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Osama bin Laden conspiracy theories race across the world

The quick burial of Osama bin Laden and the decision not to release photos of his body are sparking wild rumors, not just in Pakistan and the Arab world, but also in Europe and the US.

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Tourists look at newspapers printed with the portrait of Osama bin Laden in front page, at a news stand on "La promenade des Anglais" in Nice, southeastern France, Tuesday, May 3.

Lionel Cironneau/AP

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Less than 48 hours after the White House announced the killing of Osama bin Laden in Pakistan and his burial at sea, "conspiracy theories" are racing across the planet.

The quick burial of Mr. bin Laden and the decision not to release photos of his body were part of a White House strategy to prevent revulsion throughout the Muslim world. But the lack of public proof of his death is sparking wild rumors, not just in Pakistan and the Arab world, but also in Europe and the US.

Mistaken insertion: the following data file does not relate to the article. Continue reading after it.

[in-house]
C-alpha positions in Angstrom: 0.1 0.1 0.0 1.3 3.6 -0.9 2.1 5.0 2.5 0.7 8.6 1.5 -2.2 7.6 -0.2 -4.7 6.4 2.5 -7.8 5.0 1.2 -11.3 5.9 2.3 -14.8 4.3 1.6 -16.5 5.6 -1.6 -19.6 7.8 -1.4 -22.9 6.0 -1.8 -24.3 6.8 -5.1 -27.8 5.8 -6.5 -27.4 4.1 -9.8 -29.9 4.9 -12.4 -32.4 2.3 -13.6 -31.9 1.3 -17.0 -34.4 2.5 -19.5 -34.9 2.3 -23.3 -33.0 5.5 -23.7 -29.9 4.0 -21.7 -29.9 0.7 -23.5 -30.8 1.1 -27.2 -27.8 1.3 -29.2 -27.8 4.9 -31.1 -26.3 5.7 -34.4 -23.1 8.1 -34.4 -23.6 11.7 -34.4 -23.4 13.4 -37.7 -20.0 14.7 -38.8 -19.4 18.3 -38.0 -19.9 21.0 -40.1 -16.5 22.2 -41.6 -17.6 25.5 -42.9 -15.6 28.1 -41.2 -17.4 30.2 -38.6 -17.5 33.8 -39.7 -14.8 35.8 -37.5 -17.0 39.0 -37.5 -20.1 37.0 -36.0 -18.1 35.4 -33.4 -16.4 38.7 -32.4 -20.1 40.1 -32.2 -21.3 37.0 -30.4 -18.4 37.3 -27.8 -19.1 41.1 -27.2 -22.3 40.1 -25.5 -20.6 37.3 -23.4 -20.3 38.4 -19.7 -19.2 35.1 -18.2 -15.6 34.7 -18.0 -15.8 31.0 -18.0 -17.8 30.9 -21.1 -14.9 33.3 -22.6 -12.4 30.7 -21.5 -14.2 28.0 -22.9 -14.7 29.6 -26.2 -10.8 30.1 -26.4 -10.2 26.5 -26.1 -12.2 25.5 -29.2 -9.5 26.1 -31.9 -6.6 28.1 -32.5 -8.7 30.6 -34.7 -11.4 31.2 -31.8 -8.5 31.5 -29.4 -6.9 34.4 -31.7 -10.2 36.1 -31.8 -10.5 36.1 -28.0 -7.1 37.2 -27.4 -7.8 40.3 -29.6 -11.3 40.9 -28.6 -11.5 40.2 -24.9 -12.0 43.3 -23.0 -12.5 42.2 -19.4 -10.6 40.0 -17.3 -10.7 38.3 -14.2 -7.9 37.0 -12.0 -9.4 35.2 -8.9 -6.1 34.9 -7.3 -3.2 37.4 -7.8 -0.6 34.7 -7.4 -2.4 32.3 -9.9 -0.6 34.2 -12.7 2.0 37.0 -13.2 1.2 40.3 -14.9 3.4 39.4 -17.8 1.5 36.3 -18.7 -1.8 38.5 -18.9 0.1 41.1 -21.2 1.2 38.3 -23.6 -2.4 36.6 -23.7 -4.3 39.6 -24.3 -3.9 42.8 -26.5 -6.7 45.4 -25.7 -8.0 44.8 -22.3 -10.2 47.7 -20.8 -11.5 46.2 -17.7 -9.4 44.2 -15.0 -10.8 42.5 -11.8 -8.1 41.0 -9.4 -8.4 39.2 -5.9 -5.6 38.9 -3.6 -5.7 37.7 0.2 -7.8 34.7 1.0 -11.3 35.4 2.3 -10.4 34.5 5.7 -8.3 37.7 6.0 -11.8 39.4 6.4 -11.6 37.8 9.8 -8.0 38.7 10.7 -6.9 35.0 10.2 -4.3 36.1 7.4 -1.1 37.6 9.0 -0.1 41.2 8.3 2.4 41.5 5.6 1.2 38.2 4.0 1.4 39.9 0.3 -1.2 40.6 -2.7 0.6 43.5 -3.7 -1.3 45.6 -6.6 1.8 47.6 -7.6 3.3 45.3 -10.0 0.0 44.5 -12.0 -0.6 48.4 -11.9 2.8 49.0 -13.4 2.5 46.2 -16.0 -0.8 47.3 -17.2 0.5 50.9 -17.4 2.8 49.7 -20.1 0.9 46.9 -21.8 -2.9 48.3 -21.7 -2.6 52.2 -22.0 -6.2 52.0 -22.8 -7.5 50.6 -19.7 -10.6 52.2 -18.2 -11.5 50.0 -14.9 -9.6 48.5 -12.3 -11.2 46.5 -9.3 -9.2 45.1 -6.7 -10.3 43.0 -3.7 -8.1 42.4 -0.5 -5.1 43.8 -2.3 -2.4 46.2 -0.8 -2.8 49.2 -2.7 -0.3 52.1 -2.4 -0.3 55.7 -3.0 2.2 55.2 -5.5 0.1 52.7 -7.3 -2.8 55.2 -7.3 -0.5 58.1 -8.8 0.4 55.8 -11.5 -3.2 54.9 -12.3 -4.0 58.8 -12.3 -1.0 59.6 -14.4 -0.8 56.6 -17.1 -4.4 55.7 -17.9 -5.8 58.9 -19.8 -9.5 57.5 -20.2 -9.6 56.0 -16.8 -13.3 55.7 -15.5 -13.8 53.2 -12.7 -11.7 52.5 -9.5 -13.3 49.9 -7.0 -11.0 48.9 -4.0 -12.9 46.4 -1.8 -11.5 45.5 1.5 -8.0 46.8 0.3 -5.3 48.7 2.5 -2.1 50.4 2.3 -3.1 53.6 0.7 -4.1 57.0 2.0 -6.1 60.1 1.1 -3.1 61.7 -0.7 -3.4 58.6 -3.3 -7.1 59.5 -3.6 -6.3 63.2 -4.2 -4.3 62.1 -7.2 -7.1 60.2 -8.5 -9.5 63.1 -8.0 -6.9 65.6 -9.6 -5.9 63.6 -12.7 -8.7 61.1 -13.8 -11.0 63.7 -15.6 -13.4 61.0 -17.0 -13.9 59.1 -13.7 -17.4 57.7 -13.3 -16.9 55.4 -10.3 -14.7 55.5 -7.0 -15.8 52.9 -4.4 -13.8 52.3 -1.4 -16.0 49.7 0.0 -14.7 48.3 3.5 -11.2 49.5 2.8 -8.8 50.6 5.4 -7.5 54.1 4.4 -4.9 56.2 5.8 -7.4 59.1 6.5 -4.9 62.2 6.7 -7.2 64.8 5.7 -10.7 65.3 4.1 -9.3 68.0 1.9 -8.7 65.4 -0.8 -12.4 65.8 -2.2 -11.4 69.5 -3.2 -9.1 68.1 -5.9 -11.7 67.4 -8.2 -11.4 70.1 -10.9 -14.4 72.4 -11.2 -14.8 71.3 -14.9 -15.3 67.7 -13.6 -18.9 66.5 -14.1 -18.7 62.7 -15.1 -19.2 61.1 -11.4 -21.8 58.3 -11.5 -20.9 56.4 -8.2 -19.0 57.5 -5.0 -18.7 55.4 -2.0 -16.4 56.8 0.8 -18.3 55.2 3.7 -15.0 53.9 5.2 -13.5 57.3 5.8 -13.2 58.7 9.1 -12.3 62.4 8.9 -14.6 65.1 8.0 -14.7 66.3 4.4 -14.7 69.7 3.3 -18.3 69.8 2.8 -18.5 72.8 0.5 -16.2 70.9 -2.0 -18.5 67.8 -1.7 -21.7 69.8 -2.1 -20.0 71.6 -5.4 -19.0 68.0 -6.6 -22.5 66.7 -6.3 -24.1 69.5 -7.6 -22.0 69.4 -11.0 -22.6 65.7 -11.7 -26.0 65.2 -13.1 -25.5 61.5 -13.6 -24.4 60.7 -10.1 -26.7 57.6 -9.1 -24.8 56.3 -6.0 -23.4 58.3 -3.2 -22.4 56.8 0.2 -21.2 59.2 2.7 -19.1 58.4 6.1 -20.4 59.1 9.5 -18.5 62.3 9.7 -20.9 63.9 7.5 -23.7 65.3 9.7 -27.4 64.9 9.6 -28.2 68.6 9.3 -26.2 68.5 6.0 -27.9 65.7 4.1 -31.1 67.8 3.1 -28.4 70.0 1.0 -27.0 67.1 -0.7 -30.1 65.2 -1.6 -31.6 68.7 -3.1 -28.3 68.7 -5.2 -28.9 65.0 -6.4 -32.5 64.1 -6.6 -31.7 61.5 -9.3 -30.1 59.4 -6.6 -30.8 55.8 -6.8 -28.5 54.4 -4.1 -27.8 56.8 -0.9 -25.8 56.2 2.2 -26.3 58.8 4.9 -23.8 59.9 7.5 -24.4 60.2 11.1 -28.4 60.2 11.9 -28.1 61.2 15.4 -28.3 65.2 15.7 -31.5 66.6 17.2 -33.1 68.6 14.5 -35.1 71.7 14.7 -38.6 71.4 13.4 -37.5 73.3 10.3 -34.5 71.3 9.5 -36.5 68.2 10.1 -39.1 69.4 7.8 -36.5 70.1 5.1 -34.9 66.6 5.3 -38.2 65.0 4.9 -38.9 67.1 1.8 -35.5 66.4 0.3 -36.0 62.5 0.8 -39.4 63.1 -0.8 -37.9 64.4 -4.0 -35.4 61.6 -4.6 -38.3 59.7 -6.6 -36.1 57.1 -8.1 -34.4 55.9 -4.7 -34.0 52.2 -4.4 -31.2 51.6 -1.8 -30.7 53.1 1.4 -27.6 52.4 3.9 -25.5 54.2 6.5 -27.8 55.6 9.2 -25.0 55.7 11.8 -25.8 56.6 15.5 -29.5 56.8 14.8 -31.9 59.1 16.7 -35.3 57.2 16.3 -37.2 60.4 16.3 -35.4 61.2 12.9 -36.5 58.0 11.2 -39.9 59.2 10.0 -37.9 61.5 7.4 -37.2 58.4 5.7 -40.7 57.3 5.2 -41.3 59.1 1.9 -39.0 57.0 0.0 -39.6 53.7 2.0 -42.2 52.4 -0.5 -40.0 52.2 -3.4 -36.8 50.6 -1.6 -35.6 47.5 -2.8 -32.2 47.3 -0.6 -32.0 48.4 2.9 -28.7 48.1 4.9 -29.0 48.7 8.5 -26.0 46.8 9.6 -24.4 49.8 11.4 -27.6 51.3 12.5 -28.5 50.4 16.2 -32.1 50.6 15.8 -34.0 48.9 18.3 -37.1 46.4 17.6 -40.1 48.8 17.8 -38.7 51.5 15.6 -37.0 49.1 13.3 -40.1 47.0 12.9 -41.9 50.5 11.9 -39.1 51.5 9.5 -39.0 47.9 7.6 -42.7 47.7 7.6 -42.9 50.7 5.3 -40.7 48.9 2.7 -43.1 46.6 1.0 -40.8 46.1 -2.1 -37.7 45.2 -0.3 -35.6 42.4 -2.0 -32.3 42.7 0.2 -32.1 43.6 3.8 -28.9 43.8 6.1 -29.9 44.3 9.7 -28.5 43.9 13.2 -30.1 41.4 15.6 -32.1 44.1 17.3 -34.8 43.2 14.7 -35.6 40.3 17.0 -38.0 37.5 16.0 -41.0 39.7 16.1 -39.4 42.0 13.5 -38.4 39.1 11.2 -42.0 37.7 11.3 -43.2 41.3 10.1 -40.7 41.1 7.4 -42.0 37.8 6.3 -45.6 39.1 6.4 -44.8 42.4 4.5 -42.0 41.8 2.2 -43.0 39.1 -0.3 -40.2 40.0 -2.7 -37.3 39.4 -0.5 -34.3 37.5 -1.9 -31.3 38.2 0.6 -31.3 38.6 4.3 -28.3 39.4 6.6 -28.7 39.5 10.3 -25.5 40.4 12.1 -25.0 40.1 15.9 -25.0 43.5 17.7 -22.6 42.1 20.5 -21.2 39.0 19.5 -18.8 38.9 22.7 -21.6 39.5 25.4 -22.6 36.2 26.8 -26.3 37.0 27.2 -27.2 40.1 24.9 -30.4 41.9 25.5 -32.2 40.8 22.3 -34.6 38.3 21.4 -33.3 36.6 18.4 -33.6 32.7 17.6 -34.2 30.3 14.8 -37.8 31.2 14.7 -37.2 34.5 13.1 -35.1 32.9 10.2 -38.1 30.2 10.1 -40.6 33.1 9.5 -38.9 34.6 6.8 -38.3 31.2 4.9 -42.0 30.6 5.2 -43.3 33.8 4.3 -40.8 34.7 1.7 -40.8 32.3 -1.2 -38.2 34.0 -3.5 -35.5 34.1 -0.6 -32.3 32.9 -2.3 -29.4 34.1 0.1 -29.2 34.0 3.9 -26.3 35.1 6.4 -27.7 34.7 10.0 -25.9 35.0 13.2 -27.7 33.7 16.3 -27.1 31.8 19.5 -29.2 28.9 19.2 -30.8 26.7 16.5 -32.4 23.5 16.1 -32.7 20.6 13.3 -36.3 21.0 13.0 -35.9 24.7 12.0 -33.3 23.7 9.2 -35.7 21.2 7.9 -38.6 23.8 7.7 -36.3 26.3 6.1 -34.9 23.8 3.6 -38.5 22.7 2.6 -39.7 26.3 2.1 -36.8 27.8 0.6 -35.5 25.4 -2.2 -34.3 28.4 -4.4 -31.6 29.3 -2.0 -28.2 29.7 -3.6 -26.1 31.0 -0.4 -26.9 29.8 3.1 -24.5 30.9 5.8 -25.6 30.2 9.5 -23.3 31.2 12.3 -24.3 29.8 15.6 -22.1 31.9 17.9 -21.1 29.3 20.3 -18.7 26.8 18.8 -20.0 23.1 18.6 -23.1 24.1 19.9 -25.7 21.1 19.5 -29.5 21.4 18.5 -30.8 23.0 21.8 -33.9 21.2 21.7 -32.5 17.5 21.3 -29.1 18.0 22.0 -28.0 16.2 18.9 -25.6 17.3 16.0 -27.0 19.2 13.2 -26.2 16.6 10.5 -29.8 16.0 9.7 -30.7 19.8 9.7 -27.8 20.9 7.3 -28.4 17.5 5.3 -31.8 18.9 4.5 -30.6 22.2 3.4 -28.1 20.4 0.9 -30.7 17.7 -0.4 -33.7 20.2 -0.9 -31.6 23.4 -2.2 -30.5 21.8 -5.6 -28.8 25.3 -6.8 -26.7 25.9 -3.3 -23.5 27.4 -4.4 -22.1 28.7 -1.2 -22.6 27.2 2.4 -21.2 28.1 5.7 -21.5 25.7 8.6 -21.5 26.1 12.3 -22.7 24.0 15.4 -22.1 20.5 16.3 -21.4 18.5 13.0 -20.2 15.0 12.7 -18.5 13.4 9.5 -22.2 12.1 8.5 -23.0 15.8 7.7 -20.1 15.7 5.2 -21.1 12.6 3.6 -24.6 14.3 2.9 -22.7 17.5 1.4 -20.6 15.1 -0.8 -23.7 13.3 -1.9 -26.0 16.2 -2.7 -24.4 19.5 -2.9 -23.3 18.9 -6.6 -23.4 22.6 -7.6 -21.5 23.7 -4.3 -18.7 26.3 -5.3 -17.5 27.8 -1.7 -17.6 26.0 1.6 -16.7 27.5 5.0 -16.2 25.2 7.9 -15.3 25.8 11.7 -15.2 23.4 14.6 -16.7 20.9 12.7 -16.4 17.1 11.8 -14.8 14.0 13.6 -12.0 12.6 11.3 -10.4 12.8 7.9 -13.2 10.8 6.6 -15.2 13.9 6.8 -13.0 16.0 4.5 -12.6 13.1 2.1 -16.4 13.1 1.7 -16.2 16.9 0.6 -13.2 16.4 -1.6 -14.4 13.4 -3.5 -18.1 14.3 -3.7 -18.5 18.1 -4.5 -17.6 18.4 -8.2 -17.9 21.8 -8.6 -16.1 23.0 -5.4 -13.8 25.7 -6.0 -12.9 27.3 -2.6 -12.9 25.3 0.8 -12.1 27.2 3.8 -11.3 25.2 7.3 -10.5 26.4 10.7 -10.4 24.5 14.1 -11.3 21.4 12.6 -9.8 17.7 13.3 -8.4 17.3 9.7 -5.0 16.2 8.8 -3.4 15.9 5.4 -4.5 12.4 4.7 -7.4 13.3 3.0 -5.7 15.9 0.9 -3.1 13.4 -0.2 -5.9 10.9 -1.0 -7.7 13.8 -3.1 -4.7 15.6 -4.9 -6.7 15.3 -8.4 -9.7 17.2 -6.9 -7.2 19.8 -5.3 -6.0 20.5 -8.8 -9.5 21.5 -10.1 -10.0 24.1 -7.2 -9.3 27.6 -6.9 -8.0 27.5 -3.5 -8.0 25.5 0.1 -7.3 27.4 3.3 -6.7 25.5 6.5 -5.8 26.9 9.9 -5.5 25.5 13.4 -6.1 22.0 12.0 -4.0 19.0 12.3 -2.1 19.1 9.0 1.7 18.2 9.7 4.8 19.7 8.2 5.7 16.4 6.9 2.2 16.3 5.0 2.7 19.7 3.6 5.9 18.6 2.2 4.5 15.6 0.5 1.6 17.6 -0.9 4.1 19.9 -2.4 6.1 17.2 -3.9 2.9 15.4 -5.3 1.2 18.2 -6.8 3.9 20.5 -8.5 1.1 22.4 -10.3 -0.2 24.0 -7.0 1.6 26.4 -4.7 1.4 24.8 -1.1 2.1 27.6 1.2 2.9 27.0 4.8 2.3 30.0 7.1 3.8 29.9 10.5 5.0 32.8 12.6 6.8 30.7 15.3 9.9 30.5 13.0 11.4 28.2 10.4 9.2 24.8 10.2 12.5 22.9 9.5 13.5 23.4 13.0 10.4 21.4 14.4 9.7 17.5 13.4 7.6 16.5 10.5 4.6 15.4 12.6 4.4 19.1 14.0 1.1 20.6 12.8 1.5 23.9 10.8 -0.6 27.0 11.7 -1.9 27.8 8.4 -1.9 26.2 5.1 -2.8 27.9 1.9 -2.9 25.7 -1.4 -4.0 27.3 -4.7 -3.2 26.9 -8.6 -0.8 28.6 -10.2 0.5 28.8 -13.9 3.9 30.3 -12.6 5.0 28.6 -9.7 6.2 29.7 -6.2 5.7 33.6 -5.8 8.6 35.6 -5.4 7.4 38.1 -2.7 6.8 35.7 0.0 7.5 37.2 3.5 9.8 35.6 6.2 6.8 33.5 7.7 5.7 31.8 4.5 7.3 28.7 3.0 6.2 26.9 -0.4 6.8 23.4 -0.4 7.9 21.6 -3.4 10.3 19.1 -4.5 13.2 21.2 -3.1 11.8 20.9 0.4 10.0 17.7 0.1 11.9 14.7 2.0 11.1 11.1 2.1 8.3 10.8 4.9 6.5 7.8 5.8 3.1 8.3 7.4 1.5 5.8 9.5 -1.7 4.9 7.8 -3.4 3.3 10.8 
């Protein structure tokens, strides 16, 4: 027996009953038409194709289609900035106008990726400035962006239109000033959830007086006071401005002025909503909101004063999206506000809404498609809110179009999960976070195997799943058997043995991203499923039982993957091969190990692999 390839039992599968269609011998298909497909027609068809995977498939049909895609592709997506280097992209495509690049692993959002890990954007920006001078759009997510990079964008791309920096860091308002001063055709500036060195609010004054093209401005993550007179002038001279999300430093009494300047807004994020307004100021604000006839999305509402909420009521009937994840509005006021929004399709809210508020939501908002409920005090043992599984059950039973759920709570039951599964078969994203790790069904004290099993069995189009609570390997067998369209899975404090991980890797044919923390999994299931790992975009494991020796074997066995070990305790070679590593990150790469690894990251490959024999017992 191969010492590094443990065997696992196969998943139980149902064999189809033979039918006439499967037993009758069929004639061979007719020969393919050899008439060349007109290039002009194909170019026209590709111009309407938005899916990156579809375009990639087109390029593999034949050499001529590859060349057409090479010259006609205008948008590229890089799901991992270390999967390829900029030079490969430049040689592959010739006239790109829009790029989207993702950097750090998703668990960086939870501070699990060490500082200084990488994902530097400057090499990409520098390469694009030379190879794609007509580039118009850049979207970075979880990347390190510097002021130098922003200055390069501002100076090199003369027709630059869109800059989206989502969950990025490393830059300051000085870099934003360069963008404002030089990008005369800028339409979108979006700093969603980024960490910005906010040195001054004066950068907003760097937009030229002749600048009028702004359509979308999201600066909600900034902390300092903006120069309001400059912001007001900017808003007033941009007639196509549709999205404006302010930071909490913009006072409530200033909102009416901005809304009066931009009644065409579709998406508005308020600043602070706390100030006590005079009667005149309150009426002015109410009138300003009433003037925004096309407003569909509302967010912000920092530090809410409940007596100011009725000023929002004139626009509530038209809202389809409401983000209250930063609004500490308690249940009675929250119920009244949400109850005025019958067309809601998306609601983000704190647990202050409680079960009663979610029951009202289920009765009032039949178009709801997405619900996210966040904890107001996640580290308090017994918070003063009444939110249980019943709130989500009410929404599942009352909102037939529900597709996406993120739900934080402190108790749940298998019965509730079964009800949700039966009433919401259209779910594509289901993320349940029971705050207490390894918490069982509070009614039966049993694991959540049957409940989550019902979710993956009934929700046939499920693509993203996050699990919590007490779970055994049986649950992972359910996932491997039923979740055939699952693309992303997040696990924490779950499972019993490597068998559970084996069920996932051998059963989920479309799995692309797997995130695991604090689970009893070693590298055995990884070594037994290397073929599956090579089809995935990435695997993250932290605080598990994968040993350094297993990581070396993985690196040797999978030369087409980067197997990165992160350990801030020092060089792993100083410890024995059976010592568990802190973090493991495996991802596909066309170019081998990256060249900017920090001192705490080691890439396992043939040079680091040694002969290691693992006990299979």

Among the radical assertions bouncing around the Internet: bin Laden was dead before the attack; he is still alive; the DNA that was supposed to be bin Laden's was inconclusive; and that the White House concocted a raid just to ensure President Obama's reelection. That's just to name a few.

IN PICTURES: Global reaction to Osama bin Laden's death

The glut of conspiracy theories suggests a more general breakdown of traditional media’s authority in an era of text-messaging, Twitter, and instant “clarity” by far-flung experts, analysts say.

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